As a full time taxi driver, I know first-hand the difficulties the trade is currently facing since the coronavirus pandemic washed over the industry, wiping away tourism, hospitality, and everyday travel as a whole.
Front line drivers have struggled on a day-to-day basis to find enough fares to even cover their overheads. But what about parts of the taxi industry which sit in the background, such as fleet owners?
These companies have committed to purchasing dozens, if not hundreds of taxis, to maintain and rent out to drivers who choose to avoid the overall financial commitment of purchasing a vehicle of their own.
Rental drivers and rental fleets go hand-in-hand. They cannot function without one another. So, if drivers are unable to warrant time in a cab, then cabs sit empty on forecourts up and down the UK. How has this directly impacted the fleet owners?
TaxiPoint has spoken exclusively to one of the owners of a taxi rental business which has been operating for 15 years, who has given us an in-depth look into what it’s been like to own a large fleet of cabs during these testing times.
Ben Waine of Elite Taxis in Essex said: “Like many people around the UK we suppose, when the Government initially announced that the spread of the coronavirus had hit global pandemic levels, they really had no idea of the magnitude effect it would have on them as a business.”
As a fleet owner of almost 100 cabs, Ben told us that during the period between the global pandemic being announced and the first hard lockdown, 95% of the cabs they rented out to drivers had been returned. The fear of the virus, coupled with expectations that work levels would rapidly drop had sent drivers into panic, causing them to off-load all expenses and run for cover. Within the first week of lockdown, the fleet had seen all cabs returned to base.
Finding a place for the cabs to be held was the first challenge the fleet owners had. Eventually the taxis were parked up at a range of locations including the industrial estate where the business was being run from, staff driveways, as well as the driveways of family members. Some drivers were even kind enough to let the cabs sit dormant on their own driveways. Lockdown had hit fleet owners with an issue that they could never prepare for.
Once the cab locations were taken care of, Ben said the next pressure on the company was finances. With so many taxis no longer bringing in rental fees, the firm had to seek any financial aid which the Government had available.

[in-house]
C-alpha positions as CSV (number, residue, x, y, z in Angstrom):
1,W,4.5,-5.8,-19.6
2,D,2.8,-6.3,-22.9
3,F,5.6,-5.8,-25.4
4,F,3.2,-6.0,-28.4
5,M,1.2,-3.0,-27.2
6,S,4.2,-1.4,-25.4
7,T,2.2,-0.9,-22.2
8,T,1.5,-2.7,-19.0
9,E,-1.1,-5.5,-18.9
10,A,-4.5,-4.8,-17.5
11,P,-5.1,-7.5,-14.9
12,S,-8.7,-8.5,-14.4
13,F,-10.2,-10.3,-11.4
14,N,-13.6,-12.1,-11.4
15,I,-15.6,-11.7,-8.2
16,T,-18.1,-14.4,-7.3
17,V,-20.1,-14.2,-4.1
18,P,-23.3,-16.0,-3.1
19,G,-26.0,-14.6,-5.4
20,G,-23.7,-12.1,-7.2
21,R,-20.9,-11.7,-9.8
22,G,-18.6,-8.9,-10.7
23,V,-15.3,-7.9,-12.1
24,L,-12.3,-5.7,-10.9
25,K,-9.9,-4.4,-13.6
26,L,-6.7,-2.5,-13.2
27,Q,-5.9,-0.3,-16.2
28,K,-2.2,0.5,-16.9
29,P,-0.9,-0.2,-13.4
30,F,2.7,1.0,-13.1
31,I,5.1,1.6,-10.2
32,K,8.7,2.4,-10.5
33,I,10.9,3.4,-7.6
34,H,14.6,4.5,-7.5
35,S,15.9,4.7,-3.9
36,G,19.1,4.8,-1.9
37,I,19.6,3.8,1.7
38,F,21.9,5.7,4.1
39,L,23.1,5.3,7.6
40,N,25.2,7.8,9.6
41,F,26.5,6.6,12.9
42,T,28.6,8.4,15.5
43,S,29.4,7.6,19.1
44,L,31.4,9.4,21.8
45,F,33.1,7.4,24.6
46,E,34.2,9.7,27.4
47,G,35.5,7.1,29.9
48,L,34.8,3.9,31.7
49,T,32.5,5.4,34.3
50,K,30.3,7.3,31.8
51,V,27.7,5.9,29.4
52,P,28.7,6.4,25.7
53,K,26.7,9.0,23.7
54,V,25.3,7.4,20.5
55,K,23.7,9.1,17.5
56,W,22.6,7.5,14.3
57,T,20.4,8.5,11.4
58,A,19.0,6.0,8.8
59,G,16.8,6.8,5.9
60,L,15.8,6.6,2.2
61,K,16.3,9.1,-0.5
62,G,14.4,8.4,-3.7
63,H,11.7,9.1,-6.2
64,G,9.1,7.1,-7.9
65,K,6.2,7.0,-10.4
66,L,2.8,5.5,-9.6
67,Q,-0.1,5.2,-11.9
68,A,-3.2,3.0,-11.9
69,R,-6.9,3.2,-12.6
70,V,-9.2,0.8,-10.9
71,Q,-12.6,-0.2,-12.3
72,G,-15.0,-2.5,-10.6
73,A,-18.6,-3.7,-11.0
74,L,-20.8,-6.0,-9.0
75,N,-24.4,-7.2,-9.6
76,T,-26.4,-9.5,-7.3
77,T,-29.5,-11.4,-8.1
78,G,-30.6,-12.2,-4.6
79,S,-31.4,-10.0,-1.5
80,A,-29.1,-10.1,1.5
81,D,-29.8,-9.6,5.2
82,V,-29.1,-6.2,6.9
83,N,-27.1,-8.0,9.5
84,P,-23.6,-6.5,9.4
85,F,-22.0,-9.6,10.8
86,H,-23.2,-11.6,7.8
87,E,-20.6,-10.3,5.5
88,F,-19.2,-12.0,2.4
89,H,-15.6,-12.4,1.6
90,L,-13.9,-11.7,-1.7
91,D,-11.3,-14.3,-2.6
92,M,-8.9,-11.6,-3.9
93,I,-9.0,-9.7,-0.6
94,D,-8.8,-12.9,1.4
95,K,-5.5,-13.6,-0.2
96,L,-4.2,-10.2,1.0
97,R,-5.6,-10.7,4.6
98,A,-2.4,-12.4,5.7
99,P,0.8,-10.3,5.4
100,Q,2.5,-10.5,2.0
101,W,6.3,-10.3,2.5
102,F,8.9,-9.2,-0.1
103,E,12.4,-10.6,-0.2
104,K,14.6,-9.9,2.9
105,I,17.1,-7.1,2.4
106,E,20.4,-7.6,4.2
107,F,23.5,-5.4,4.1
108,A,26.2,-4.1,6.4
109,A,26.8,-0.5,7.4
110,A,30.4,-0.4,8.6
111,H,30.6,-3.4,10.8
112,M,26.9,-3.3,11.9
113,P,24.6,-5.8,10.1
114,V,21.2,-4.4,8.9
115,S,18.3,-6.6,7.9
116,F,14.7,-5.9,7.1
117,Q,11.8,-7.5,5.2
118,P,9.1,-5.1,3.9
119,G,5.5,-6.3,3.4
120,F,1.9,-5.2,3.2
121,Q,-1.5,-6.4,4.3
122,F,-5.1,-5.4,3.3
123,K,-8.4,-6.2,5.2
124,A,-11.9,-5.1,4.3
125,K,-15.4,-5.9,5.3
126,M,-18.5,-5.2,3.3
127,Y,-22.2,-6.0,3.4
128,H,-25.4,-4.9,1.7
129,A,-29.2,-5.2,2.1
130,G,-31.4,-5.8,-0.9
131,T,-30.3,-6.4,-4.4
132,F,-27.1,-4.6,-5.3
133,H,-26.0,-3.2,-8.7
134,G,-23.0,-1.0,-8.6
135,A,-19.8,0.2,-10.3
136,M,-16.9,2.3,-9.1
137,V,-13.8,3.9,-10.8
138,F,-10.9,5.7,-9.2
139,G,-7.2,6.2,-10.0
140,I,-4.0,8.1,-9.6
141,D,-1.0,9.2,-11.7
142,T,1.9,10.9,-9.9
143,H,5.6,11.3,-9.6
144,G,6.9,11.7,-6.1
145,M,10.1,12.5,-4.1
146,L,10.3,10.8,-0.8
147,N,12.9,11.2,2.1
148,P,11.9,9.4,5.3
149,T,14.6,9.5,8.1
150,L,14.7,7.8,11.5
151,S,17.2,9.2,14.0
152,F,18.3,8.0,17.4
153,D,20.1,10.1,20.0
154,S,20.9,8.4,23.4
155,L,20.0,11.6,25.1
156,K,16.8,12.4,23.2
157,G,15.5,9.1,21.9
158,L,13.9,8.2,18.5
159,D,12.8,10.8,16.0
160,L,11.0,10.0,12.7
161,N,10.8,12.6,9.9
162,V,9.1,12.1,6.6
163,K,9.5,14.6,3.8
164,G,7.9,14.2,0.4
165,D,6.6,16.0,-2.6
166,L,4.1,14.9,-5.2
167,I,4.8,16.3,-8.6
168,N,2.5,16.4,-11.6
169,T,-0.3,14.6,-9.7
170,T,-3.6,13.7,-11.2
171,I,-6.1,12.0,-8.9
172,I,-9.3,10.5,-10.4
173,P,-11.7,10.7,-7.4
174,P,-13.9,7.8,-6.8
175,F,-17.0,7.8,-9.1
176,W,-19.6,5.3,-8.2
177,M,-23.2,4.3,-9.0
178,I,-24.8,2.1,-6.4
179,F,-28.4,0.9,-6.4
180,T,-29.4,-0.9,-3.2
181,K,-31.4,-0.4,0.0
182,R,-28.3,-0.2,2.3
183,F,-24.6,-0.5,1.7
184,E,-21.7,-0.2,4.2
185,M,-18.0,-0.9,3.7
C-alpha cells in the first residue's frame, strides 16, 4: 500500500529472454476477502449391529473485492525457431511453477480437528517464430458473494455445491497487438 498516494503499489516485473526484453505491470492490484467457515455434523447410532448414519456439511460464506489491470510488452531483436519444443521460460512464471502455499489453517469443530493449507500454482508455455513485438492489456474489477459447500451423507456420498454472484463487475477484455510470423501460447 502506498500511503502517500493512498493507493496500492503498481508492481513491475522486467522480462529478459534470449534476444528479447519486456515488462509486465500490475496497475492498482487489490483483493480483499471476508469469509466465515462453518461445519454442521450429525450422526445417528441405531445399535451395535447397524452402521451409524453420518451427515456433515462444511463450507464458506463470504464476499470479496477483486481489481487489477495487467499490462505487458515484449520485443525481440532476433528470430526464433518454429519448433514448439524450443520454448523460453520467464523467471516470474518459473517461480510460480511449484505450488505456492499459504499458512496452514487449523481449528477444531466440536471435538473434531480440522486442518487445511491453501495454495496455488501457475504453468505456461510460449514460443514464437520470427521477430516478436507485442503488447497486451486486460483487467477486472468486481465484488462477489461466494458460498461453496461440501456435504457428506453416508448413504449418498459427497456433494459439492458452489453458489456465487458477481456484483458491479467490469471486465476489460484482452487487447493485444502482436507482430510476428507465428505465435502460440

Ben told us that as soon as it was announced that businesses which were struggling had the opportunity to apply for ‘Business Rate Relief’ they had to take it, as well as the small business grant. Without these, Ben says it would have been impossible to stop the company from going under.
With rent to pay on the firm’s business premises, insurance and tax to cover on vehicles, and vehicle finance packages to cover, Ben has called the Government help a “God send”.
The months that followed saw no action or improvement within the industry, forcing the company to apply for a bounce-back loan to help cover any costs which were beginning to creep in again, but Ben says they were unfortunately denied one from their bank. A decision they are still fighting.
Although a bounce-back loan would certainly help them as a business, Ben has said they are very much aware that it would just add to the debt they are already in as a rental company. It is the way that sort of business has to operate; upfront costs, to see a return somewhere in the future.
Moving on to August when lockdown had begun to ease, Ben said a few drivers were slowly returning to work to test the waters. By mid-August the company had 13 taxis back out on the road, out of nearly 100. Leading up to Boris Johnson’s second announcement imposing tighter lockdown rules and a 10pm curfew, Elite Taxis only had 17 taxis being actively used and bringing in a weekly rental fee, which were being offered at half-price.
Following the announcement from Boris, Ben says 2 cabs were returned because work levels drastically dropped. He now fears that as drivers are really struggling once again, those remaining 15 taxis could be handed back over the coming weeks.
Ben says he believes the next six months are the most vital for the industry and thinks if we can drag ourselves through it, we can once again grow as an industry.
But he has stressed that insurance companies and finance firms are now starting to press for payments to begin again, causing major concerns for them as they currently have very little to no income. To help cut costs, the company has had to give up half its business premises to save on rent costs, meaning they have even less space to store taxis which are not in use.
Ben has said if he could ask the Government for one thing it would be for another one-off payment to assist small businesses survive the next 6 months. He believes if this happened, they would have a good chance of making it through these unprecedented times.
Ben says keeping his fleet business afloat is currently hanging in the balance at 50/50. He wants to remain in business and understands the knock-on effect closing the company could have on rental drivers and hopes it doesn’t come to that. But speaking openly and honestly he has said that just like cab drivers themselves, a decision is going to have to be made on whether being in the taxi trade is still going to be a viable business in its current format.
As Ben has explained, fleet owners, although somewhat in the background, have felt the squeeze, the financial pressures, and the mental strain that drivers have had to endure this year too, and can only hope that we can all come through this and once again be proud of this wonderful industry we have all given blood, sweat and tears for.